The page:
In TEE 125 the students just finished their first photography assignment. Below are a handful of some of the students’ great work.
A couple things from the reading really stood out to me. the quote “experience in not what happens to you, it’s what you do with what happens to you.” i’ve always thought like this, but when you put it in the context of teaching it has a whole new meaning. it’s our jobs to learn to create experiences for others and create environments to help others reach their full potential. the way we can better do this is through _learning_ from experience, not just experiencing it.
An interesting thought was brought up in a recent discussion: How do you know if your students are really listening to what you are trying to teach? I gave the first answer that came to my mind: test them. But others in the discussion brought up interesting possibilities. Some of these suggestions included incentives, assigned roles in a role-playing scenario, make it a contest, word bingo. Throw in tricks was my favorite. You (usually) announce to the class that, now that you have explained everything, you will then work through a problem on the board, but that you will purposefully do something wrong, and it is the students’ job to figure out the error. Brilliant.
Today we had a quiz about the Moral Dimensions of learning. I want to reflect on (number 1 and number 4) a little bit.
1. Enculturating the young in a social and political democracy
Foster in the nation’s young the skills, dispositions, and knowledge necessary for effective participation in a social and political democracy
I think that this could possibly be my favorite moral dimension. I love it because it encourages people to be contributing members of society. Not only is it important for us to make sure that we are informed about laws and different things happening in our community but it is our responsibility to be law abiding citizens. It reminds me of something we talked about in Relief Society the other day. It was about the commandment to multiply and replenish the Earth. The commandment isn’t just to multiply, but it is to multiply AND REPLENISH the Earth. We talked about how it is our responsibility to make sure that we are bringing children into this world who are of substance, who are of value. People who can contribute to society. I heard Sister Beck say once that she wanted to make sure that she was raising children who could talk, she wanted to be able to have children who she enjoyed talking to and having conversations with.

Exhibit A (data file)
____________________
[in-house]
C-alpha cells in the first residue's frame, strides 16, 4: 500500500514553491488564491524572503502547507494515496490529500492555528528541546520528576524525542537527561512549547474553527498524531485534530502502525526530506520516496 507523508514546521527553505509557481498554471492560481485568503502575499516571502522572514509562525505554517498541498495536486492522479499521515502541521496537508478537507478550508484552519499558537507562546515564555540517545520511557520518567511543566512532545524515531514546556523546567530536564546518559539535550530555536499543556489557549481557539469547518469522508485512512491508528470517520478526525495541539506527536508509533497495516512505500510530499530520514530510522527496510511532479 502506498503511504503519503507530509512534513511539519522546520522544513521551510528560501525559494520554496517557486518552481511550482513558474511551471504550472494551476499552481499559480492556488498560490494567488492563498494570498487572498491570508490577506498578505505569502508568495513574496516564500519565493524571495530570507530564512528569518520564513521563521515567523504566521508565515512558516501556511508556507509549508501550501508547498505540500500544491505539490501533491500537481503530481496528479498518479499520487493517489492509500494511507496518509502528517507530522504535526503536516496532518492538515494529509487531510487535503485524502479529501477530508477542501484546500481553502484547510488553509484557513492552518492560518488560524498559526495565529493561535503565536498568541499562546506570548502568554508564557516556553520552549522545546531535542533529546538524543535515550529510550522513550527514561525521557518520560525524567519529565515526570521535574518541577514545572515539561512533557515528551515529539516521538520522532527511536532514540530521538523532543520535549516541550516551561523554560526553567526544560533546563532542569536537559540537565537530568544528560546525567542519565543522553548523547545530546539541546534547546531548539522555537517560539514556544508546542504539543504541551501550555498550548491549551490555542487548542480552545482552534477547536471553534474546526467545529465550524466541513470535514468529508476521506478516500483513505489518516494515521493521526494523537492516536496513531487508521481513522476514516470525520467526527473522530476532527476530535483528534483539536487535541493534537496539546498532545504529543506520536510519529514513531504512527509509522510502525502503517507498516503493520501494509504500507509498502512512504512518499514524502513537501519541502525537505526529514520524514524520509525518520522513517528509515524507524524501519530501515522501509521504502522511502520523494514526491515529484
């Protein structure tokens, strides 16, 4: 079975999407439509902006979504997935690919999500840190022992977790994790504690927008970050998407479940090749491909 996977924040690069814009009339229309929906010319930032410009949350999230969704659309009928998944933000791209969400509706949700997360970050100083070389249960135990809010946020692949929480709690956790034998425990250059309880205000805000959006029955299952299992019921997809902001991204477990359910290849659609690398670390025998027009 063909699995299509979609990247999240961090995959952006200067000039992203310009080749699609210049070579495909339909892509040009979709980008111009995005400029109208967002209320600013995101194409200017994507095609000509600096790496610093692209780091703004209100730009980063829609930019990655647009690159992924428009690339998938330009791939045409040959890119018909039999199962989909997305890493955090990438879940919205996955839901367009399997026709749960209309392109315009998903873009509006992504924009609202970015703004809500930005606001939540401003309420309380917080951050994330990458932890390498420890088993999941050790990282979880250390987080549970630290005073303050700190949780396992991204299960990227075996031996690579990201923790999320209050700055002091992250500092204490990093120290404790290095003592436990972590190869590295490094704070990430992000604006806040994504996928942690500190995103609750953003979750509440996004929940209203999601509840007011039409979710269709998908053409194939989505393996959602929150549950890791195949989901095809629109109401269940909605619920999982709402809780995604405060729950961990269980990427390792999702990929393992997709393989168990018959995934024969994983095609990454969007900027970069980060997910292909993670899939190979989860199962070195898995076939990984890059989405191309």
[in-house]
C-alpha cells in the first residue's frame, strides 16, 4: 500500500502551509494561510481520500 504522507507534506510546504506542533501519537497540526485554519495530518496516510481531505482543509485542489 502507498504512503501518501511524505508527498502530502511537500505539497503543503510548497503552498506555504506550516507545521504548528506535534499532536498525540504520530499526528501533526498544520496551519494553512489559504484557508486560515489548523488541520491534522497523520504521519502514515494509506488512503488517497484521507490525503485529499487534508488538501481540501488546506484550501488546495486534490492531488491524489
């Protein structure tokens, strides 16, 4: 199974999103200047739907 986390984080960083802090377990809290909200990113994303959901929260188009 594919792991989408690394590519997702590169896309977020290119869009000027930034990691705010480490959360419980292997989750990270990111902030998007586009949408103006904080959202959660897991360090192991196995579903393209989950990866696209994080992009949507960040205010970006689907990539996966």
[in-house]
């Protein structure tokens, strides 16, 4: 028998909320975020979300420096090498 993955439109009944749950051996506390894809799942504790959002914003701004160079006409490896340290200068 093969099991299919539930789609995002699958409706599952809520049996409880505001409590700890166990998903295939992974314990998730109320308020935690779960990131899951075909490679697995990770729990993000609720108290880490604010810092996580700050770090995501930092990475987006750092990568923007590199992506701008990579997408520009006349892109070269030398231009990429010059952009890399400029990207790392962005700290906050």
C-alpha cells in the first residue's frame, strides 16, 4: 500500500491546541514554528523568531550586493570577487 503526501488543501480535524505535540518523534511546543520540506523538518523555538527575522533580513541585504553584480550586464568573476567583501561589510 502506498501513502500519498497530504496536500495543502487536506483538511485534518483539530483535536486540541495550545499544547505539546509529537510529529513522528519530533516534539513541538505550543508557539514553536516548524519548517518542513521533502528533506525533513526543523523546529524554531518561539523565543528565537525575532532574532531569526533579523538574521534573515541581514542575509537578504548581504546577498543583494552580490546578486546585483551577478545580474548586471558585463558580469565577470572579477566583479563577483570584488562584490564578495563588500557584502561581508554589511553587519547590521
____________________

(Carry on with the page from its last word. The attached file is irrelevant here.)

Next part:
4. Ensuring responsible stewardship of schools
Ensure educators’ competence in and commitment to serving as stewards of schools
This is also an important thing to remember. My husband had a professor here at BYU who said that we need to make sure that we are getting the most out of our BYU experience because part of our tuition is paid by tithing from members of our church. He said make this experience worth while for that widow in Chili who has 6 kids who is scrimping and barely making it, but who is 100% faithful in paying her tithing. Learn all you can! If not for you, for her!
I think we can learn a lot by learning from each other. I know that no one is particularly fond of teaching in front of the class to their peers, but it also helps us once critique comes around. It’s hard to get critiqued especially by classmates, but they are trying to learn as well so it’s really just helping everyone out…Even though some people feel like it may not be “realistic” I think it’s definitely helping. Yes, our peers are trying to help us out by participating, but we need to start somewhere don’t we? We are learning what works and what doesn’t. What activities students respond too and what to do in certain situations. This is what it’s all about! Once we get this down we can move on to more “realistic” approaches and continue on from there. There is a starting point for everything and our starting point is teaching our peers. I think it’s helpful to be carefully critiqued by those who want you to become better.
As forwarned in the syllabus there is a “learning adventure” forthcoming. It will be based on each of the student technology lectures that have recently been completed. Below is an outline of things that were presented and taught by your peers/TA/the instructor. If you don’t have notes of any part/topic listed below you may talk with the associated student presenter, TA, or the instructor, or the Internet might also be a great resource.
Topics and associated questions:
1. Computer: hard drive, RAM, ROM, CPU, OS, motherboard, etc.
2. What is an intranet? How do you set up a network?
3. What is a network? How does it work? What is a client, etc.?